Whether you at fault, whether you are injured or not, if you were involved in an auto accident, your car, truck, or SUV probably sustained at least some minor cosmetic damage. It is possible that your car has more extensive damage like frame damage, deployed airbags, a broken windshield, or cracked taillights. I am here to help provide you with some basic guidelines for how to deal with your property damage claim from the time of the accident until your car is repaired or receive compensation for the total loss of your vehicle. Here are 4 common property damage mistakes:

1)     Not Calling 9-1-1

Whether or not you are hurt, call 9-1-1 if you have been involved in an auto accident. In the event that another party is at fault, you want to have that police report on file. You should be getting information from the other party such as: 1) their name, 2) their address, 3) their license plate number 4) make, model, and color of vehicle, 5) Their driver’s license number – I would suggest that you take a picture with your cell phone of the other driver’s license, 6) do the same for their auto insurance card. Take as many photos of the scene and the vehicles as your heart desires. These could be important when determining fault.

2)     Not Reporting the Claim To Your Insurance Carrier

Even if another party is at fault, you might want to report the claim to your insurance carrier for several reasons: 1)  It’s in your contract – your insurance policy may require you to report the accident, 2) It may be quicker and easier to deal with your own insurance company to get your car repaired. 3) Even if your car was totaled, your insurance company might give you a better deal because they have duties under your policy.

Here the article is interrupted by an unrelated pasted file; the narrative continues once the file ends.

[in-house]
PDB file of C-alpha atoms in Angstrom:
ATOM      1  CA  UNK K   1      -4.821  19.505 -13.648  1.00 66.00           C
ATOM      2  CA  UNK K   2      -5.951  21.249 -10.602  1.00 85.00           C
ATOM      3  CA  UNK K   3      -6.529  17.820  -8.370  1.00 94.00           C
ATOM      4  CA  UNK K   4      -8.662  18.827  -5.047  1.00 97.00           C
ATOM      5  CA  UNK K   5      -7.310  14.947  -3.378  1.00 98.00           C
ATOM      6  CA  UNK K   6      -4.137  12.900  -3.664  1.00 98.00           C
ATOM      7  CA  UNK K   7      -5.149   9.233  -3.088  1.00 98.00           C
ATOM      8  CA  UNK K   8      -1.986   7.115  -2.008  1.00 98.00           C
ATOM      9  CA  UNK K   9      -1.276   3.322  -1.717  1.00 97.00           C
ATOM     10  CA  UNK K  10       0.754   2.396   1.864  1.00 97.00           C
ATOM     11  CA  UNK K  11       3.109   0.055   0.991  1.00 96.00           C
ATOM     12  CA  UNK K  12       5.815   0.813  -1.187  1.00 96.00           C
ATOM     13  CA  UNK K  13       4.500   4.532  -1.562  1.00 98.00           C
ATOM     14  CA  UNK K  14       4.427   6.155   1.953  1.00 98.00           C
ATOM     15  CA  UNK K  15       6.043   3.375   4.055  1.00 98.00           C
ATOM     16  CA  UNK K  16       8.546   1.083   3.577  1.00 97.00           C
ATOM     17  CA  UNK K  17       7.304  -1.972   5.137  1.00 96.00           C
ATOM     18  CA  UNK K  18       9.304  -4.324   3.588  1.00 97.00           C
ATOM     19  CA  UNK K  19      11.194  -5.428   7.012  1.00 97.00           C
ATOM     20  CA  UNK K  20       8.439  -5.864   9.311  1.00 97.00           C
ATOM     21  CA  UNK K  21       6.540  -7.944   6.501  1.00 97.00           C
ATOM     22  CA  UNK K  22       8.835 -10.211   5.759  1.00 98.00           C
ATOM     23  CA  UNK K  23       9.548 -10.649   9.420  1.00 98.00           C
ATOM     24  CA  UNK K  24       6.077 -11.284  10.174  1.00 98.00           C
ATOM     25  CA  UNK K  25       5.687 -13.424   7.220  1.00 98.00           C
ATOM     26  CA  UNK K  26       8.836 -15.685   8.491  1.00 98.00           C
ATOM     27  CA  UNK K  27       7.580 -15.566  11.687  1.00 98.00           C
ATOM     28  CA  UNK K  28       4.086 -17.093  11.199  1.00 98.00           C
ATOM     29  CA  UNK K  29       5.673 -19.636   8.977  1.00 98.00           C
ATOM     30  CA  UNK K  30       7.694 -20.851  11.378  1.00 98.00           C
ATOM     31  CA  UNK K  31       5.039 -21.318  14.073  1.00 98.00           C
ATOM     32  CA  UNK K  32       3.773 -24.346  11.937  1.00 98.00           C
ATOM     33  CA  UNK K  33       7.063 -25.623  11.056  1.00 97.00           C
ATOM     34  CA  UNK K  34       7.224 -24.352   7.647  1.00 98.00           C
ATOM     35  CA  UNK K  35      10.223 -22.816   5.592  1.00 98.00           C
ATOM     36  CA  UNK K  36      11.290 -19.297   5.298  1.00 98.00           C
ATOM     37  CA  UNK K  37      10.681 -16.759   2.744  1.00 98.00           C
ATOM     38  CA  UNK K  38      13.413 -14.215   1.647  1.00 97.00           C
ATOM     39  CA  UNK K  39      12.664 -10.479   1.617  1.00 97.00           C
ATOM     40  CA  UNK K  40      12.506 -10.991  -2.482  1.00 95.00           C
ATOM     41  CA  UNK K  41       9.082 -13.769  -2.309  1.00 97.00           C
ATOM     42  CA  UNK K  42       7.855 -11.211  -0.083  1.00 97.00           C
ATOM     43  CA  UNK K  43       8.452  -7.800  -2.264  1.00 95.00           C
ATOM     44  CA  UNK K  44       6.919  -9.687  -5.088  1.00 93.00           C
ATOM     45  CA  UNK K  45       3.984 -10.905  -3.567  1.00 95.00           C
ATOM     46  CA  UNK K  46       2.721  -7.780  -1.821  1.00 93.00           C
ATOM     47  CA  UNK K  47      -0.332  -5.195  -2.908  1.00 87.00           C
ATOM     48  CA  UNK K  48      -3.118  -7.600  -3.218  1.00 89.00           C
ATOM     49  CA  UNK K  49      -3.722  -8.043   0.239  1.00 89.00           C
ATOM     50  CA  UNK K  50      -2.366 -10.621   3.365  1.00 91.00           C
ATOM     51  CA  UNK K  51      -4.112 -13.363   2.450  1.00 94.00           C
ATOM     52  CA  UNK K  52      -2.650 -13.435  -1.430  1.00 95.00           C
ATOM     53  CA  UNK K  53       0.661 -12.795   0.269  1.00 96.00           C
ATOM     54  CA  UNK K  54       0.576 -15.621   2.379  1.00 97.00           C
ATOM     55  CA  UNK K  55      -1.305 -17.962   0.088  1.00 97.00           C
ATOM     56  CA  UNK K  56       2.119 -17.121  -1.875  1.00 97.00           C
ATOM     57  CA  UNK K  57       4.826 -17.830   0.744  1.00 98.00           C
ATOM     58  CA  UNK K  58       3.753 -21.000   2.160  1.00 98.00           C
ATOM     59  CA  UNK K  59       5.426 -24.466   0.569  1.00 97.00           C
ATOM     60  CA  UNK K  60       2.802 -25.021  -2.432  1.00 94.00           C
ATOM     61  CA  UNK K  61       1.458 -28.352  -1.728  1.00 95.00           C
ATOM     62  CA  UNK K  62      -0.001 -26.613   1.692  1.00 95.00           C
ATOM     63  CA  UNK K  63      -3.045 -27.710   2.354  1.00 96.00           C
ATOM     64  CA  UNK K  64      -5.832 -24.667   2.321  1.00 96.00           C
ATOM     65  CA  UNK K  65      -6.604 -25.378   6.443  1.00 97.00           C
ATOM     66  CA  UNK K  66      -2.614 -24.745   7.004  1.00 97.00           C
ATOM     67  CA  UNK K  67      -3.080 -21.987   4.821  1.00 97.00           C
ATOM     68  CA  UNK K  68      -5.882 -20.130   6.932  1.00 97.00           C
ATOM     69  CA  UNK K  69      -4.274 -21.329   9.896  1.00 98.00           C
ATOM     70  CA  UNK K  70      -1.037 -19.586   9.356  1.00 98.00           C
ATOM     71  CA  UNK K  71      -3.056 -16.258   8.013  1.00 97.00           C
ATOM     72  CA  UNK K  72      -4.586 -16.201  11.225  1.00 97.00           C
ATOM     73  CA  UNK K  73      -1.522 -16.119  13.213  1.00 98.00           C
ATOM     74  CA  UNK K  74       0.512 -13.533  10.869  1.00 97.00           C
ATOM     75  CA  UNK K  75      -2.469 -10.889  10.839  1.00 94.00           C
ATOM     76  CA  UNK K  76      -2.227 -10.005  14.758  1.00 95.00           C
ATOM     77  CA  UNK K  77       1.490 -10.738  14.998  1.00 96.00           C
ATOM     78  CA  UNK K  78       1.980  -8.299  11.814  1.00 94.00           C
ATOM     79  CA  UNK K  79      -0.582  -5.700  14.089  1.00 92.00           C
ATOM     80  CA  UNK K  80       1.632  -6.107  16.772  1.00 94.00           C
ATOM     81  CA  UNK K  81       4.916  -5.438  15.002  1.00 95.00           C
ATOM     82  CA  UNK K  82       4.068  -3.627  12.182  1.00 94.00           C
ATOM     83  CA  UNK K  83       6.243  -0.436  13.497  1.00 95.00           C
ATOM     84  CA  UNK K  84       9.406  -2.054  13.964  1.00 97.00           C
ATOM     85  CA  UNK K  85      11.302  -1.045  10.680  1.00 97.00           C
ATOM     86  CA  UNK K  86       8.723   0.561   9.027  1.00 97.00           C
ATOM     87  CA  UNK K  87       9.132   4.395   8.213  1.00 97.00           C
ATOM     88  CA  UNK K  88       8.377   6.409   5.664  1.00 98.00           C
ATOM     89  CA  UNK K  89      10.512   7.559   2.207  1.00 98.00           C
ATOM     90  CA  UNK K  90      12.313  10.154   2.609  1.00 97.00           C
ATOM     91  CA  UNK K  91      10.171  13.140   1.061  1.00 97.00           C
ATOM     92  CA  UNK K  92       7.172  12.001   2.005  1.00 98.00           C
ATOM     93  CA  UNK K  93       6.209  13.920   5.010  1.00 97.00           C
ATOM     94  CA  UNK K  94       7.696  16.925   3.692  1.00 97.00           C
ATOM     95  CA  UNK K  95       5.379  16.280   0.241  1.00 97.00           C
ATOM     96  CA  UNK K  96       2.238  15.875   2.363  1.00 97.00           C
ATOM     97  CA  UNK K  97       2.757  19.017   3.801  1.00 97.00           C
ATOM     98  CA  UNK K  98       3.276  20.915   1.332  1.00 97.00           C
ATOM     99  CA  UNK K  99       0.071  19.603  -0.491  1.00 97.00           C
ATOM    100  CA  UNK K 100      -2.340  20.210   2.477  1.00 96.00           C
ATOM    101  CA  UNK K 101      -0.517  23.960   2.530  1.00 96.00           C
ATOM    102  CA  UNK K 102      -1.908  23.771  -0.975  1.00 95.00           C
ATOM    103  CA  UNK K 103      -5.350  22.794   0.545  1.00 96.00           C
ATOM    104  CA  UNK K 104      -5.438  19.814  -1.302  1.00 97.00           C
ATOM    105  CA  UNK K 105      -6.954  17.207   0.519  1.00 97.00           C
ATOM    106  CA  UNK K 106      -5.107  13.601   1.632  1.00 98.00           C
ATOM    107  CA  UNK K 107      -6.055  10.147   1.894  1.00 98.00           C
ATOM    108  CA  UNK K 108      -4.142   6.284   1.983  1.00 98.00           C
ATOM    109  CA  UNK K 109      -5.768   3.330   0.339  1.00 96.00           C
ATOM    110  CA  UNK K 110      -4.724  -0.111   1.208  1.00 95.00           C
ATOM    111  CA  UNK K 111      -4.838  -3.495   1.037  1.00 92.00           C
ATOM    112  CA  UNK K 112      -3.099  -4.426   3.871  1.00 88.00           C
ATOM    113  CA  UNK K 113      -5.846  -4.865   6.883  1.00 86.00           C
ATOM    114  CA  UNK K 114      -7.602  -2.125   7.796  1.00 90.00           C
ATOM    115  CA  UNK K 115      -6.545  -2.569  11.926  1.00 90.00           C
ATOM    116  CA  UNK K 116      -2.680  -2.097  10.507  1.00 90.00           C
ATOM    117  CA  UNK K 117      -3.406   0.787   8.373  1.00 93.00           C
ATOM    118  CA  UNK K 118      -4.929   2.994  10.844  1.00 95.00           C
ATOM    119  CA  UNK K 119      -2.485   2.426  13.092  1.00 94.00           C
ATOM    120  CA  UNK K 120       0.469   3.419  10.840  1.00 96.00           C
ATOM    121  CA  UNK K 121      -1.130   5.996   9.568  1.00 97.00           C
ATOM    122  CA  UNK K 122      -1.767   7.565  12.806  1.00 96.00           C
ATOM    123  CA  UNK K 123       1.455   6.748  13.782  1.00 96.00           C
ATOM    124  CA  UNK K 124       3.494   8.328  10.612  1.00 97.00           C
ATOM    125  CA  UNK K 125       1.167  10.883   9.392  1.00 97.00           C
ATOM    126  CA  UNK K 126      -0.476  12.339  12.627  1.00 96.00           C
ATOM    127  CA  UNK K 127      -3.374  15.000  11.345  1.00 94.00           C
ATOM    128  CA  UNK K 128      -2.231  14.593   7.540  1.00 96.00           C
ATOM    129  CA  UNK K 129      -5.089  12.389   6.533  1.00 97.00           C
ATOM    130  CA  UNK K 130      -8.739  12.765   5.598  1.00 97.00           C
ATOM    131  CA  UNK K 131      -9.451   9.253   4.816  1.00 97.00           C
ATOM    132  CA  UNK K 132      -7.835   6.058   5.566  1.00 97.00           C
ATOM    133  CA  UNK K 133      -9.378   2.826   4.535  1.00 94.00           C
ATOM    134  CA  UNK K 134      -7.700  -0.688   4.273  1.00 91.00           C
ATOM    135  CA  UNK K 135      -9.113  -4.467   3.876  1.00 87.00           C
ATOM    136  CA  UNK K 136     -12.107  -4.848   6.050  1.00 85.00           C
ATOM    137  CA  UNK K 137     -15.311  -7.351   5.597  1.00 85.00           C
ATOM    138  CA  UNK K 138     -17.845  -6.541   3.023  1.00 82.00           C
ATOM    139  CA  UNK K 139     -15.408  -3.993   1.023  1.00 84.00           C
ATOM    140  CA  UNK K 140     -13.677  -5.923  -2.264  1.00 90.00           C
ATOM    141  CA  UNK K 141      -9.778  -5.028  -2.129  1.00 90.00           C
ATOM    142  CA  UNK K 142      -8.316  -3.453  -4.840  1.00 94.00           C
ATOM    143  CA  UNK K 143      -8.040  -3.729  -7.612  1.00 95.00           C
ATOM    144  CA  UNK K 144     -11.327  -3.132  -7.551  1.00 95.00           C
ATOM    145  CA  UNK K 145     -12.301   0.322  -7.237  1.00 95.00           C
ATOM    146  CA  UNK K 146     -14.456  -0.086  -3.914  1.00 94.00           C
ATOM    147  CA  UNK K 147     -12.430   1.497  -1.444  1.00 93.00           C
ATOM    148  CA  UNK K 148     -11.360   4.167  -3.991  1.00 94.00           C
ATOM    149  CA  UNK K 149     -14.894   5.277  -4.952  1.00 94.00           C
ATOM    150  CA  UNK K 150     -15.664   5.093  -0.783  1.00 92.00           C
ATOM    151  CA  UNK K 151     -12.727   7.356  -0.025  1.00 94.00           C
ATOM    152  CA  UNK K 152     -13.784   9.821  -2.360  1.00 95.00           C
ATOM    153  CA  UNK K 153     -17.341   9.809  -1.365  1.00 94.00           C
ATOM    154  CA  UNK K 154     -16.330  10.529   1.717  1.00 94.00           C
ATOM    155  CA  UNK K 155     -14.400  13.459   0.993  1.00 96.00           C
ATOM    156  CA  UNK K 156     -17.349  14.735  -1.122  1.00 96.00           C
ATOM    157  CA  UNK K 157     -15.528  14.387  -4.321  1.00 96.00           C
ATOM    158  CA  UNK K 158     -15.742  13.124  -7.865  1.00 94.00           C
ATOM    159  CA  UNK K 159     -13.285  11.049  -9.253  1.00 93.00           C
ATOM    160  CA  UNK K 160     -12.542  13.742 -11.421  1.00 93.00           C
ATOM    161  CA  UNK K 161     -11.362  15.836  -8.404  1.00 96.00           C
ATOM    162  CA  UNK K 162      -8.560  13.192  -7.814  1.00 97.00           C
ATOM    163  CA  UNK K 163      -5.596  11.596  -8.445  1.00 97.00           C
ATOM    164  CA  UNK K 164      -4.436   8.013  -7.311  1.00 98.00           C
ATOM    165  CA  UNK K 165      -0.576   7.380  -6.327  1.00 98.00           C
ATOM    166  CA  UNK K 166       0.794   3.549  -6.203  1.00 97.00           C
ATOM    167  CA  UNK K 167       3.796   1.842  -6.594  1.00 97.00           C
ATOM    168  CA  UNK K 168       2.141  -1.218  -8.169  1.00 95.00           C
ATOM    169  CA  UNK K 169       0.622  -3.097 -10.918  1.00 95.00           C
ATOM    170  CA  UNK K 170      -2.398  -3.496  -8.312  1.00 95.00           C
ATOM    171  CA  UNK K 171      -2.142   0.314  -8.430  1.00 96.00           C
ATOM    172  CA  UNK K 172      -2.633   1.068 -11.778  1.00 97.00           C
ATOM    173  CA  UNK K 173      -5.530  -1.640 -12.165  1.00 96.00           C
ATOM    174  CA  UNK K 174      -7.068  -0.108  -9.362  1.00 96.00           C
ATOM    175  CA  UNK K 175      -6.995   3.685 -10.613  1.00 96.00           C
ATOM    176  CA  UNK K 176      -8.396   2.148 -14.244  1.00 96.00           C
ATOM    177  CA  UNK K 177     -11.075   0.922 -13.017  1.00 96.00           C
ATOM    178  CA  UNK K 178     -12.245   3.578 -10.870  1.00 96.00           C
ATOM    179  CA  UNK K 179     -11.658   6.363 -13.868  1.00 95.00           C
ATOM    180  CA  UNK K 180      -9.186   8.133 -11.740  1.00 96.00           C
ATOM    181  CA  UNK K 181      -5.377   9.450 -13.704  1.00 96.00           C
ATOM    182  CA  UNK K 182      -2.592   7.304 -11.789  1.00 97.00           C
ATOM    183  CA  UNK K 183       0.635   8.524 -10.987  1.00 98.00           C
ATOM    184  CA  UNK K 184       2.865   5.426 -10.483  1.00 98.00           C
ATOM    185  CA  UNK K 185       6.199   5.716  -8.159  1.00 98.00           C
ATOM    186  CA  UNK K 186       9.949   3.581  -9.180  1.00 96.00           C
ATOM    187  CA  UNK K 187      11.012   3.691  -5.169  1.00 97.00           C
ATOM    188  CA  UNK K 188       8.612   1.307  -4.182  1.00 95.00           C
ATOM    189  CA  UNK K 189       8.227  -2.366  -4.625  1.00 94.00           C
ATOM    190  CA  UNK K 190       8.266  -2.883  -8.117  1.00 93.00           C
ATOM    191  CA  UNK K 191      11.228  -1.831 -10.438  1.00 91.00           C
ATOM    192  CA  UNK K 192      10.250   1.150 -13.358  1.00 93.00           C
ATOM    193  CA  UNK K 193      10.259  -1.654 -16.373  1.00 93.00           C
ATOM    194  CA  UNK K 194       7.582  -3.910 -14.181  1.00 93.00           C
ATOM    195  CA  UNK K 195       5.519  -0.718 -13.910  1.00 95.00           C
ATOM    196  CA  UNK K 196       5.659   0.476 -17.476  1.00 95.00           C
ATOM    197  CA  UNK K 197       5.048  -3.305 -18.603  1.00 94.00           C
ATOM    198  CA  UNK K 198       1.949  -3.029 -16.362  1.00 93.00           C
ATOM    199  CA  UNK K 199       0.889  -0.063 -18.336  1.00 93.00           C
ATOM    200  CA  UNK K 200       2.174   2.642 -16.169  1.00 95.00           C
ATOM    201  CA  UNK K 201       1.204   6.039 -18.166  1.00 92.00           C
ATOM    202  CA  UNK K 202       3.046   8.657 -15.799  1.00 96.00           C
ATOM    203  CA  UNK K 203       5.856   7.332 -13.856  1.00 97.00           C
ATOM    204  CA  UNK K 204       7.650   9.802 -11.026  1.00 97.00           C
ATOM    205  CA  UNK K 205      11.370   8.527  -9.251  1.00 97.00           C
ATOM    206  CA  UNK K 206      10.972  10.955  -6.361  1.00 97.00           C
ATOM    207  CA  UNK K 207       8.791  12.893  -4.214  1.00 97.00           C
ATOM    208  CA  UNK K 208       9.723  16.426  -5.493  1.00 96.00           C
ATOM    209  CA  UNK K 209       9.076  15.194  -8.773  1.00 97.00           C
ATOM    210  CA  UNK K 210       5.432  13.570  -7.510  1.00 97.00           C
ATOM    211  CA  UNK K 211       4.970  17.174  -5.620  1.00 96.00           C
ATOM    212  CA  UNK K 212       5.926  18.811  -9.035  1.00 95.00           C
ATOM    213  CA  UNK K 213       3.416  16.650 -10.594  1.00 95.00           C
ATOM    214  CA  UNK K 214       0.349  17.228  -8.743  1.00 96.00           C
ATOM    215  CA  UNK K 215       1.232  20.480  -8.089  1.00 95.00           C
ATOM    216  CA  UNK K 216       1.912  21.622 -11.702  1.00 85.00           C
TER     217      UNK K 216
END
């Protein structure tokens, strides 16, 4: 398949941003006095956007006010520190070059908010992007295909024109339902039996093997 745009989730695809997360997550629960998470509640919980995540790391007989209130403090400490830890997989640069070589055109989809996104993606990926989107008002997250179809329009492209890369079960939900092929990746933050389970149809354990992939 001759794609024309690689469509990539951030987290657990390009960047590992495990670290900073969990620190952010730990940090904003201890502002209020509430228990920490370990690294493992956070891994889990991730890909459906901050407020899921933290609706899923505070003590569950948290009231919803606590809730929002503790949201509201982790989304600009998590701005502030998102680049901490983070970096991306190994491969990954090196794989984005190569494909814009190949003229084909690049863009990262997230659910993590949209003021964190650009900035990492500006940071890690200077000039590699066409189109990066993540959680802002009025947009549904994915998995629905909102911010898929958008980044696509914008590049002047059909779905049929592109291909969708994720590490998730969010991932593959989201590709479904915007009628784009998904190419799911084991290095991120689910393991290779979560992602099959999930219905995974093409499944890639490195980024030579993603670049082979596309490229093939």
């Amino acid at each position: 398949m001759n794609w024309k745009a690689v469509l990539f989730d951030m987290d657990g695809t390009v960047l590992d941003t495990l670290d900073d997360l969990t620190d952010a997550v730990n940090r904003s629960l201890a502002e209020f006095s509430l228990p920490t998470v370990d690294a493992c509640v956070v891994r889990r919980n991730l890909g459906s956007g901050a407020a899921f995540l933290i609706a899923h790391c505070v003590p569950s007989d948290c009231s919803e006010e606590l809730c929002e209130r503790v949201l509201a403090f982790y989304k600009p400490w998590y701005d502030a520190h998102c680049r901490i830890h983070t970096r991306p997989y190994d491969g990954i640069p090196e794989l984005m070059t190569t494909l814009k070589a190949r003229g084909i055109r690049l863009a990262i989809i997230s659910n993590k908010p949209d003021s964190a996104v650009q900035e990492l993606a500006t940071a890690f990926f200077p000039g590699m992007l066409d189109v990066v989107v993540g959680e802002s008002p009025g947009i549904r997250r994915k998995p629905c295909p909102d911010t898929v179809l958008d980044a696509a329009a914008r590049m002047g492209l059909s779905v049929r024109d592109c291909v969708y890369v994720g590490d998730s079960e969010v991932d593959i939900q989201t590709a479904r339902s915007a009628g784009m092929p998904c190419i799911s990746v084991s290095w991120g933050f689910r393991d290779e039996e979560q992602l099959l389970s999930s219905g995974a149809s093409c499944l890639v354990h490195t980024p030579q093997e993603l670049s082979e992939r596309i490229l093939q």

3)     Taking Your Vehicle To A “Preferred” Shop

Most big insurance company try to get you to take your car to one of their preferred shops for repair. You do not have to do that. These shops are preferred for a reason. They are the cheapest option for the insurance company. In other words, they are not looking out for you the person who’s vehicle was damaged. They cut corners and spend less time to make sure the repairs are done right because they are doing the work at a discount to the insurance company. Take your car to a body shop that you trust. Do not take it to a body shop that advertises on radio or television. Take it to a local shop. Take it somewhere you trust. Somewhere you can speak to the owner if possible. They will be in your corner and be much easier to work with. My clients have had so many issues with these bigger shops. Just don’t do it.

4)     Not Filing A Claim For Diminished Value

If another party is at fault, and you have more than $5,000.00 worth of damage to your vehicle, you should consider filing a diminished value claim. Diminished value is the difference between the value of your car before and after repairs have been made. Particularly, if you have a late model or newer vehicle and significant damage you want to make sure to let the insurance property damage claims adjuster know that you want to file a claim for diminished value. There are formulas out there to calculate diminished value. But, you may want to hire an appraiser or an attorney to help you.